Ribhu, aka: Ṛbhu, Rbhu; 4 Definition(s)
Ribhu means something in Hinduism, Sanskrit. If you want to know the exact meaning, history, etymology or English translation of this term then check out the descriptions on this page. Add your comment or reference to a book if you want to contribute to this summary article.
The Sanskrit term Ṛbhu can be transliterated into English as Rbhu or Ribhu, using the IAST transliteration scheme (?).
Ṛbhu (ऋभु).—An ancient sage. He was the son of Brahmā. He was an extraordinary scholar who became the preceptor of Nidāgha who was the son of Pulastya and the grandson of Brahmā. Ṛbhu conveyed all knowledge to Nidāgha. But he saw that although he taught Nidāgha all branches of knowledge, the latter did not take any interest in "Advaita". So he left him in disappointment but later got him interested in Advaita. (Viṣṇu Purāṇa, Aṃśa 2. Chapters 15-16).(Source): archive.org: Puranic Encyclopaedia
1a) Ṛbhu (ऋभु).—A son of Brahmā; one of the first two created, the other Sanatkumāra; a siddha who knows the māyā of Hari.1 A resident of Tapoloka;2 teacher of Nidāgha; imparted to him the essence of true knowledge after partaking of meals with him; once again met Nidāgha after 1000 years; initiated him into the mysteries of advaita and disappeared.3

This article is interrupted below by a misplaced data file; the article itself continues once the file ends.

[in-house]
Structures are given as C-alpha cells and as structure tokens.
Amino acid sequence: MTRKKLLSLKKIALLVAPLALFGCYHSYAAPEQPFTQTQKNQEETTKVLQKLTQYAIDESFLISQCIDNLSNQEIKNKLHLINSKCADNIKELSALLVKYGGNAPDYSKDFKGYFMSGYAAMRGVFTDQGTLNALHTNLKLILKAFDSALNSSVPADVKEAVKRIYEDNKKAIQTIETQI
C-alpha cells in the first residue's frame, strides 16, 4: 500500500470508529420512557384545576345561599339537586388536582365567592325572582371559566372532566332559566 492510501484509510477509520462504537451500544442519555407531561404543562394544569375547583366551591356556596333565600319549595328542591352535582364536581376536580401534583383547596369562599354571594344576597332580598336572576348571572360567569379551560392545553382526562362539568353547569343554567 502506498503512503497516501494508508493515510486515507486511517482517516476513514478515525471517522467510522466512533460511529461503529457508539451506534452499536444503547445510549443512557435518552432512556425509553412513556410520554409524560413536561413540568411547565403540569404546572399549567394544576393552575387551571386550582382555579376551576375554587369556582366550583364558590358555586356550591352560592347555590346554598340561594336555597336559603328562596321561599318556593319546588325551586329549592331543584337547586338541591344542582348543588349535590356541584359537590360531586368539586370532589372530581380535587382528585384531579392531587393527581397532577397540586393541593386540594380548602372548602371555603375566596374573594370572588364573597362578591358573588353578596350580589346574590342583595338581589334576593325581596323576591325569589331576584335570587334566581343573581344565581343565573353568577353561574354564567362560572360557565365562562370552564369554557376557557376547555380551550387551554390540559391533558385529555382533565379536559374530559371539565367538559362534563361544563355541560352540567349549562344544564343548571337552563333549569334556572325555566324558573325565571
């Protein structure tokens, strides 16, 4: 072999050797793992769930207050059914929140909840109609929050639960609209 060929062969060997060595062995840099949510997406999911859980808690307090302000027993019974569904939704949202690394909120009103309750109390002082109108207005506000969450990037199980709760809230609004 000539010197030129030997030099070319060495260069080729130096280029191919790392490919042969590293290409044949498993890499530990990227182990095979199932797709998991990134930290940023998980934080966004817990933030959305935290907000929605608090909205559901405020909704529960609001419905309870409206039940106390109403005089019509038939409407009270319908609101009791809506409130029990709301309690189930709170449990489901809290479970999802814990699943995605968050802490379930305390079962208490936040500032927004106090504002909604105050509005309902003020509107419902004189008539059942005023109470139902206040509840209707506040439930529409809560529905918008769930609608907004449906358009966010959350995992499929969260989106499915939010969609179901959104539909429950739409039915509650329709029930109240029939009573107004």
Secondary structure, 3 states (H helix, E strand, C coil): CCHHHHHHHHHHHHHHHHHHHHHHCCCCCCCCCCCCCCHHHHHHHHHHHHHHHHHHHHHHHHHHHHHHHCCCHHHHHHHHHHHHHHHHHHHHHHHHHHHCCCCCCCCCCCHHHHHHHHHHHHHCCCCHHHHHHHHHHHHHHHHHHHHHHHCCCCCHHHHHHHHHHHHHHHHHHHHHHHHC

- 1) Bhāgavata-purāṇa II. 7. 43; IV. 8. 1; VI. 15. 12; Vāyu-purāṇa 9. 106; 24. 79.
- 2) Brahmāṇḍa-purāṇa III. 36. 6; IV. 2. 24, 35 and 214; Vāyu-purāṇa 101. 26, 37 and 212; Vāyu-purāṇa 25. 92.
- 3) Viṣṇu-purāṇa II. 15. 2-34; 16 (whole).
1b) Heard the viṣṇu purāṇa from Brahmā; communicated to Priyavrata.*
- * Viṣṇu-purāṇa VI. 8. 43.
1d) Gods of the Vaivasvata epoch, came to Dvārakā with other gods to ask Kṛṣṇa to go back to Vaikunṭḥa.*
- * Bhāgavata-purāṇa VIII. 13. 4; XI. 6. 2.
The Purana (पुराण, purāṇas) refers to Sanskrit literature preserving ancient India’s vast cultural history, including historical legends, religious ceremonies, various arts and sciences. The eighteen mahapuranas total over 400,000 shlokas (metrical couplets) and date to at least several centuries BCE.
General definition (in Hinduism)
In the Rig Veda, the Rbhus (Rbhu, Vibhavan, and Vaja) are a trio of skilled, divine artisans. They are the sons of heaven (Dyaus) and earth. They performed many feats of skill, the greatest being the transformation of the bowl of Tvashta into four shining cups for the Gods.
Their other feats include: renewing the youth of their parents, making a cow from a hide, and shape tawny steeds for Indra. They are demi-gods, and are invoked to bring prosperity to the worshiper.(Source): Apam Napat: Indian Mythology
Languages of India and abroad
Ṛbhu (ऋभु).—a. Ved.
1) Skilful, clever, prudent (as an epithet of Indra, Agni, Ādityas, property and wealth) ऋभुमृभुक्षणो रयिम् (ṛbhumṛbhukṣaṇo rayim) Rv.4.37.5.
2) Handly (as a weapon).
3) Shining far.
-bhuḥ 1 A deity, divinity; a god (dwelling in heaven).
2) The god who is worshipped by the gods; ऋभवो नाम तत्रान्ये देवानामपि देवताः (ṛbhavo nāma tatrānye devānāmapi devatāḥ) Mb.3.261.19.
3) A class of the attendants of gods.
4) An artist, smith, especially a coach-builder (rathakāra).